New Forest District Council: Integration of mental health homelessness practitioner
In November 2021 the council embedded a Mental Health Homelessness Practitioner (qualified Nurse) into the council’s Homelessness and Support Team to:
- Provide a flexible and immediate response to mental health crises of homeless clients rough sleeping or in temporary accommodation
- Improve access to mental health services for clients, and build partnerships with services
- Carry out professional assessments to inform mental health services about individual clients
- Inform housing teams on appropriate accommodation and support strategies to prevent breakdown of placements
- Inform discharge plans from hospitals to avoid breakdown of placements
The council’s Homelessness Service took the initiative to improve the outcomes for homeless clients with enduring mental health conditions, which affected their ability to sustain accommodation. These residents were often admitted to mental health hospitals in crisis, only to be returned to accommodation without adequate, timely and tailored mental health support. The service approached the local NHS Trust to begin a dialogue to create the role with mutual support and back up resources of clinical supervision.
The role has access to NHS data systems and uses this information to inform housing outcomes. The aim is to both reduce admissions to hospital and prevent homelessness through innovative practice, meeting the strategic aims of both the council and the NHS Trust. This work links in with the council’s wider Homelessness Support Team, and the range of refurbished or new single person accommodation units provided by the council to improve accommodation outcomes for such clients.
The role was secured through a bid to the Department for Levelling Up Housing and Communities’ Rough Sleeping Initiative, based upon a strong business case and corporate commitment.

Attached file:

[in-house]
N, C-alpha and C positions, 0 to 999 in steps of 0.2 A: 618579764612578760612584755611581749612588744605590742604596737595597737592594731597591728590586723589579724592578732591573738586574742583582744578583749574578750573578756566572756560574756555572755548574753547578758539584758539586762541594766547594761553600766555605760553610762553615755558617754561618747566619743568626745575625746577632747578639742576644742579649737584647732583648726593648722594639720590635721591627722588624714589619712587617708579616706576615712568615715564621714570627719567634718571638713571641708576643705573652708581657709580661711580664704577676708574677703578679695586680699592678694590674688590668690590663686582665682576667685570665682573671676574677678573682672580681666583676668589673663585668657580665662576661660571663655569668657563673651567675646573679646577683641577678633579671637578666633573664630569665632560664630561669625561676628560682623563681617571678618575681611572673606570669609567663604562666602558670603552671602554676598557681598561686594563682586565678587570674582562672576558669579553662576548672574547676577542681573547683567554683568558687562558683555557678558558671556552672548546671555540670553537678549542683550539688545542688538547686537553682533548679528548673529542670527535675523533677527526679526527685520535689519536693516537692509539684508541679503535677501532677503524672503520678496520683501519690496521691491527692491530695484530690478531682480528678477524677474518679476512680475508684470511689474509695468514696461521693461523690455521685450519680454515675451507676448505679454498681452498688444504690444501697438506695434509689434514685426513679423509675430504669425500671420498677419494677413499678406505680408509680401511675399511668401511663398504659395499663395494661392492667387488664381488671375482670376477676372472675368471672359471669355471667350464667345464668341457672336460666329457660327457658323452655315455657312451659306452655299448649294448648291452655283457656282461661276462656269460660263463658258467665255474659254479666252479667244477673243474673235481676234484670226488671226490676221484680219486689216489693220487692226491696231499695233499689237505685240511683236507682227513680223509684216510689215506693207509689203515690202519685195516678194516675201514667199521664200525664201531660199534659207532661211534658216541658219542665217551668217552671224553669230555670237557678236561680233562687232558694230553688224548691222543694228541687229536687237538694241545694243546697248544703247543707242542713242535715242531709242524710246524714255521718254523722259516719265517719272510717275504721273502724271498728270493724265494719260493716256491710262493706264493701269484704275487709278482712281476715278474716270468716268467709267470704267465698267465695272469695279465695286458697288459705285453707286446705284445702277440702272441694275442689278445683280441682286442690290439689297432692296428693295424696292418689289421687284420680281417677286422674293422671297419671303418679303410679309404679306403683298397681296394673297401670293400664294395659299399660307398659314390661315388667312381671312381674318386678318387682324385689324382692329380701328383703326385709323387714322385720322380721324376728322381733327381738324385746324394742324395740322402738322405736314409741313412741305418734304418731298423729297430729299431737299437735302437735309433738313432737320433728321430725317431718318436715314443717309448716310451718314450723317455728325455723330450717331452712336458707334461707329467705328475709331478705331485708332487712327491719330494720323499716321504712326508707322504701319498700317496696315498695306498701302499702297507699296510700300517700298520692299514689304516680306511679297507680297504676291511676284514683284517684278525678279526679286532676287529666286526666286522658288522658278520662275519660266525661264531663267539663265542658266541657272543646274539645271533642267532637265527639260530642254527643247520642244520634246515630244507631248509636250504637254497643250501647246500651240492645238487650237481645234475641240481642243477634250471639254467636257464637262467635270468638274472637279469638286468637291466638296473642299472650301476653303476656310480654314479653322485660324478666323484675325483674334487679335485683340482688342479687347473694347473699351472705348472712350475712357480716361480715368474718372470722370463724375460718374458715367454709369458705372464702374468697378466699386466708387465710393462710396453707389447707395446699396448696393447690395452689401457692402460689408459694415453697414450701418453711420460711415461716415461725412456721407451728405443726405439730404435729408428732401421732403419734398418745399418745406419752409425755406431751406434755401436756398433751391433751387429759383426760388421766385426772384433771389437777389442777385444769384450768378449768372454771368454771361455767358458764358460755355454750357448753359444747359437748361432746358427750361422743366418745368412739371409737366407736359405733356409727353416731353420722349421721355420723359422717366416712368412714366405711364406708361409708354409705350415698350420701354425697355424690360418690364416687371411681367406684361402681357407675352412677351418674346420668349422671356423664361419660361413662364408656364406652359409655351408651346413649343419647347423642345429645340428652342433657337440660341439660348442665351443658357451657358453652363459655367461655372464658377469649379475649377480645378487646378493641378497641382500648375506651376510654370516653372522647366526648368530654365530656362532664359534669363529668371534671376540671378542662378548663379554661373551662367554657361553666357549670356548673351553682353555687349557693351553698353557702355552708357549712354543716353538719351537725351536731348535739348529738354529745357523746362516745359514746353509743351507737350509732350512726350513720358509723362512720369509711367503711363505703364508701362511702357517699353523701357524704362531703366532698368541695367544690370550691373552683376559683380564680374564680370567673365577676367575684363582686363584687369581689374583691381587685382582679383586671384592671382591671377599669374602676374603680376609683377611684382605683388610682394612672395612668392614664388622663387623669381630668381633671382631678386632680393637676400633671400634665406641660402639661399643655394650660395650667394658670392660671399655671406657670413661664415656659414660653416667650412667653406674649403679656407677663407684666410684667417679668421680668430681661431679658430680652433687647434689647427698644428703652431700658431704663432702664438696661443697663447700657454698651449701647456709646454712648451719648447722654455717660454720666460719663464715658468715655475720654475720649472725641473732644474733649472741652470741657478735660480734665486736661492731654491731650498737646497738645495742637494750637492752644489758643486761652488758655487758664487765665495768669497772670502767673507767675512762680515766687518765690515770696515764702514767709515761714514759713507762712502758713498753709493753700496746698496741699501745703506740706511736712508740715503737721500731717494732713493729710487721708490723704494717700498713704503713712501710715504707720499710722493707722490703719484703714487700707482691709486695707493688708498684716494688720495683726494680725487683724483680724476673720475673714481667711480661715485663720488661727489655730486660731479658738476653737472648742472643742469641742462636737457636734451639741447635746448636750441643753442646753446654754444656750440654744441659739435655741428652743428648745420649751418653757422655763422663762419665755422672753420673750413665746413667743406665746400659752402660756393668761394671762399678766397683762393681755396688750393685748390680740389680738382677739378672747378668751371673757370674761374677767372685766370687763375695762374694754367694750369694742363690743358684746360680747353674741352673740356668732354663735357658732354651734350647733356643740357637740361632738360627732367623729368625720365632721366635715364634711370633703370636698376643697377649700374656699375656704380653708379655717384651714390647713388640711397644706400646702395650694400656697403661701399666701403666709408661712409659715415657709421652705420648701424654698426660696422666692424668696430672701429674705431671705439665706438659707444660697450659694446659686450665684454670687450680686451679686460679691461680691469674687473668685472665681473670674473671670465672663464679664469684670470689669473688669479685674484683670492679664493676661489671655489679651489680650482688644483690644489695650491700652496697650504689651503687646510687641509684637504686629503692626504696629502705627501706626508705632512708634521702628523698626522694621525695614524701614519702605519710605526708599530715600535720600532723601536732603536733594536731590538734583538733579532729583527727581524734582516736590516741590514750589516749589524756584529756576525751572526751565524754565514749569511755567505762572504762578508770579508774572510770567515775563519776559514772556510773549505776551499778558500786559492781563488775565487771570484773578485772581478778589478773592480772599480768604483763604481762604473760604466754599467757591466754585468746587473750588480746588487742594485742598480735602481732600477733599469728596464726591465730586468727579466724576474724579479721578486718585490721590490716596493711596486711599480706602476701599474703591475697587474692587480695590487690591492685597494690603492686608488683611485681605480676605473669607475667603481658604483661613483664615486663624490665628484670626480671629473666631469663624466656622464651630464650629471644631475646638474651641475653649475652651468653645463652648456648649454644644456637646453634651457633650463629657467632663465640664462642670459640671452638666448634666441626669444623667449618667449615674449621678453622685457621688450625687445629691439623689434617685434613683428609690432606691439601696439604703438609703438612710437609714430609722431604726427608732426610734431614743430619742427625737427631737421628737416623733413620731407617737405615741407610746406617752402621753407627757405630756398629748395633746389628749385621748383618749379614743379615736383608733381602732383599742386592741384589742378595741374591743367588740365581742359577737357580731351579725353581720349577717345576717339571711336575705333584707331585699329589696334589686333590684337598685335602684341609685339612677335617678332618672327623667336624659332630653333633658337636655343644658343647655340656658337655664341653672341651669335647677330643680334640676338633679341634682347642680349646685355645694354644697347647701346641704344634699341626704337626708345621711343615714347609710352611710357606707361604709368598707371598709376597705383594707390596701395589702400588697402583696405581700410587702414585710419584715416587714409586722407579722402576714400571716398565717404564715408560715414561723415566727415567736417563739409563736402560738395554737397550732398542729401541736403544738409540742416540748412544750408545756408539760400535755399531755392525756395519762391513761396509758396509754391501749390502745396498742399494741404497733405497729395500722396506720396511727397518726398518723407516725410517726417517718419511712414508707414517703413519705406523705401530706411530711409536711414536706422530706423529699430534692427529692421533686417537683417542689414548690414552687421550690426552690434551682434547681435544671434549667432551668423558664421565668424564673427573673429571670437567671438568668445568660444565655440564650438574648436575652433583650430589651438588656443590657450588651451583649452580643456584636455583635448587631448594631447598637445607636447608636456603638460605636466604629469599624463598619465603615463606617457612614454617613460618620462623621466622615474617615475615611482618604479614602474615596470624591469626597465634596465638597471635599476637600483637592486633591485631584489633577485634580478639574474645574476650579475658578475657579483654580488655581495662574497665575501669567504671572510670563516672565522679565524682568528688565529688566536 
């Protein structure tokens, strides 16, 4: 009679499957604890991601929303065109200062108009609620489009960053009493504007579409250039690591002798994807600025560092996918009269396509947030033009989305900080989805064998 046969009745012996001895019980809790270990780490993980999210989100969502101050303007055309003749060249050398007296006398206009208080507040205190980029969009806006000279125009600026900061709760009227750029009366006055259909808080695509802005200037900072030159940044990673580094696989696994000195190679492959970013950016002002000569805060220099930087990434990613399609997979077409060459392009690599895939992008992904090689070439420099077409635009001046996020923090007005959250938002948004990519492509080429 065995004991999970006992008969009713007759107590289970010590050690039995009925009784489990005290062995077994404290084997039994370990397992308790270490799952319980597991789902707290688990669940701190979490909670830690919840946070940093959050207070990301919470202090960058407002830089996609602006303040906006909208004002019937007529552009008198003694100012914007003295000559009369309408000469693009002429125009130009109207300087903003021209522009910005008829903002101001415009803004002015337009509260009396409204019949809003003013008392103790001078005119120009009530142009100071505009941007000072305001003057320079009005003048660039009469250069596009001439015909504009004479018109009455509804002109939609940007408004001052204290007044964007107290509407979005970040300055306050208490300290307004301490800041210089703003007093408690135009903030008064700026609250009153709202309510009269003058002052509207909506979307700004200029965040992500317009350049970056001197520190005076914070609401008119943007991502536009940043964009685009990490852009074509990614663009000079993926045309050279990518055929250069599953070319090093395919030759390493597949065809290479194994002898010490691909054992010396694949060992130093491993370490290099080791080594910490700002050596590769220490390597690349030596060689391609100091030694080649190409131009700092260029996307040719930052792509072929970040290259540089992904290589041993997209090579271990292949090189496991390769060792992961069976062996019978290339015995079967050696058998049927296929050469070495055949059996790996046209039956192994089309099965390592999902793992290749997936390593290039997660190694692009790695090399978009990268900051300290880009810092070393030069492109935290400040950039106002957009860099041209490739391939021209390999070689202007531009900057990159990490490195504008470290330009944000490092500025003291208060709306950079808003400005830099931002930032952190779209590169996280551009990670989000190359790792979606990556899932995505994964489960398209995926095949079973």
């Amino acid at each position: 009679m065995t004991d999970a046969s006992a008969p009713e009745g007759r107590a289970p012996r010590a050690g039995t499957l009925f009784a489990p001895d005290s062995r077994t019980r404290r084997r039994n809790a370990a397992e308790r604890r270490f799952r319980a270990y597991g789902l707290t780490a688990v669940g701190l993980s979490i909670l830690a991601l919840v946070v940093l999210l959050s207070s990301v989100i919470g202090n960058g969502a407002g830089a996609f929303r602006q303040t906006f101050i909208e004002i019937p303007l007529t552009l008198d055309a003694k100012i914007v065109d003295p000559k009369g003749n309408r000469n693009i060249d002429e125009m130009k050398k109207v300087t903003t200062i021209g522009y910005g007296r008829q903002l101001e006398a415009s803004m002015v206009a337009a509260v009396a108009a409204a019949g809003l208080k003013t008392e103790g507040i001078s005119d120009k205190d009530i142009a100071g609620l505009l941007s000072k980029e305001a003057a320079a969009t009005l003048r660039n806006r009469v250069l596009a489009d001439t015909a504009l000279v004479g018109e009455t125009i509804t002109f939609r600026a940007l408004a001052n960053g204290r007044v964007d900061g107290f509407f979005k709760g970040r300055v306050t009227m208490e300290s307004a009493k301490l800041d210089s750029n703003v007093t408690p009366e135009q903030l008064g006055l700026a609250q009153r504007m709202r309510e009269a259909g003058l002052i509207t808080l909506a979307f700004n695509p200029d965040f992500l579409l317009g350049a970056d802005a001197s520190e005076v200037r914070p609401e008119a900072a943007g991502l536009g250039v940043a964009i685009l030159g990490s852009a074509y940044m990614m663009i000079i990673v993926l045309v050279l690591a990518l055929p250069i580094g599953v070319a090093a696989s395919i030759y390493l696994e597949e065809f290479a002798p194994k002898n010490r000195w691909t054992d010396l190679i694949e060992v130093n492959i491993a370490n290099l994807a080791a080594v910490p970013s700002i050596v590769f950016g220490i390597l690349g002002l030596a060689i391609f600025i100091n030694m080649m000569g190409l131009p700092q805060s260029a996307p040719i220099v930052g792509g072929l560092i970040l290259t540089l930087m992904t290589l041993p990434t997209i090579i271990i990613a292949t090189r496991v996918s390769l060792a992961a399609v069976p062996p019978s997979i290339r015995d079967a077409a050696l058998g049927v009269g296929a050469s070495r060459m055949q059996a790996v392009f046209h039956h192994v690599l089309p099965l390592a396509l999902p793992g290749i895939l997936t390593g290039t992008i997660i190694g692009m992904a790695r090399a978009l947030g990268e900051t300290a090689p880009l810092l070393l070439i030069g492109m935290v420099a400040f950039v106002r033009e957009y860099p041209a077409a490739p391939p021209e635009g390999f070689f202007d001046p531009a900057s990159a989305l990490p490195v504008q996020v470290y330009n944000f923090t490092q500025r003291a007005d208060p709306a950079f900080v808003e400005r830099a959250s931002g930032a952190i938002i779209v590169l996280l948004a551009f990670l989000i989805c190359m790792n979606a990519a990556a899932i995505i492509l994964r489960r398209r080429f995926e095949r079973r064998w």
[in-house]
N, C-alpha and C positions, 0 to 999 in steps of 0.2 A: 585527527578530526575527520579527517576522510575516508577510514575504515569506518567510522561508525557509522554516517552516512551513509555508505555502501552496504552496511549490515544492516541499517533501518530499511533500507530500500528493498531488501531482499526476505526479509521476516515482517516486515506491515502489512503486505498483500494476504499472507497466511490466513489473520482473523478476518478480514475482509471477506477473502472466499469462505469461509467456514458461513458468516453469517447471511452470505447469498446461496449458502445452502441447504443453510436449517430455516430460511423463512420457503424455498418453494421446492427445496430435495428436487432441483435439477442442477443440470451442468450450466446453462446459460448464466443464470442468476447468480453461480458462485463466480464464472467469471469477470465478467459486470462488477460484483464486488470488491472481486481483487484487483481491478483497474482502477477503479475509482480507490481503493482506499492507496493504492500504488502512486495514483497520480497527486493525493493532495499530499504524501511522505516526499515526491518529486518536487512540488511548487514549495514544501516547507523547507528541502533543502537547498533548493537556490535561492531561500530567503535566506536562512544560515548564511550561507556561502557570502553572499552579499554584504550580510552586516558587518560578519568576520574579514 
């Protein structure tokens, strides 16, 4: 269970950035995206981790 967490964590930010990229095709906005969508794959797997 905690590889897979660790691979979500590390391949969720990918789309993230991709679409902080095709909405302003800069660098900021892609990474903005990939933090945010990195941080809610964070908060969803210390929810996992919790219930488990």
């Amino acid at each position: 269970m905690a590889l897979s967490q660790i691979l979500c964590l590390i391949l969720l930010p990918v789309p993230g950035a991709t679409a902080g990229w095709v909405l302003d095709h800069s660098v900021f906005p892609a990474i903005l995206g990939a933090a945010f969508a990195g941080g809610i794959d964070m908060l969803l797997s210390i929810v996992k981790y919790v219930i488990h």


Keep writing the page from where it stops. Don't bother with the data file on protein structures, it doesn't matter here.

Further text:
Clients with mental health conditions benefit from improved outcomes and speedy interventions. Previously waits for GP appointments meant significant delays in service users receiving the crisis support they needed. This intervention is now accessed promptly via the council’s practitioner, bypassing the GP and freeing up their valuable time.
This innovative approach has reduced the demand for mental health beds and reduced the costs of temporary accommodation funded by the council through reduced stays in temporary accommodation and less damage claims by providers.
Good working relationships with adult social care have also been developed. 12 service users have been referred for a social care needs assessment, all of which now have had the assessment and ongoing care. One of whom was residing in a council property and required a 24-hour placement to meet their complex mental health needs.
The initiative has built significantly improved relationships with several statutory agencies, particularly between the council and the New Forest Community and Acute Mental Health Team. The Practitioner’s work has contributed to the creation of a new Duty to Refer (DTR) process, which has had a positive impact, the council having actively promoted meetings to discuss homelessness and developed additional mental health information.
The practitioner is able to gather information for housing officers so that they can risk assess and help inform accommodation decisions. They work closely with colleagues who work in accommodation specifically designed for ex-rough sleepers, visiting regularly, and developing regular mental health drop-in and mindfulness workshops.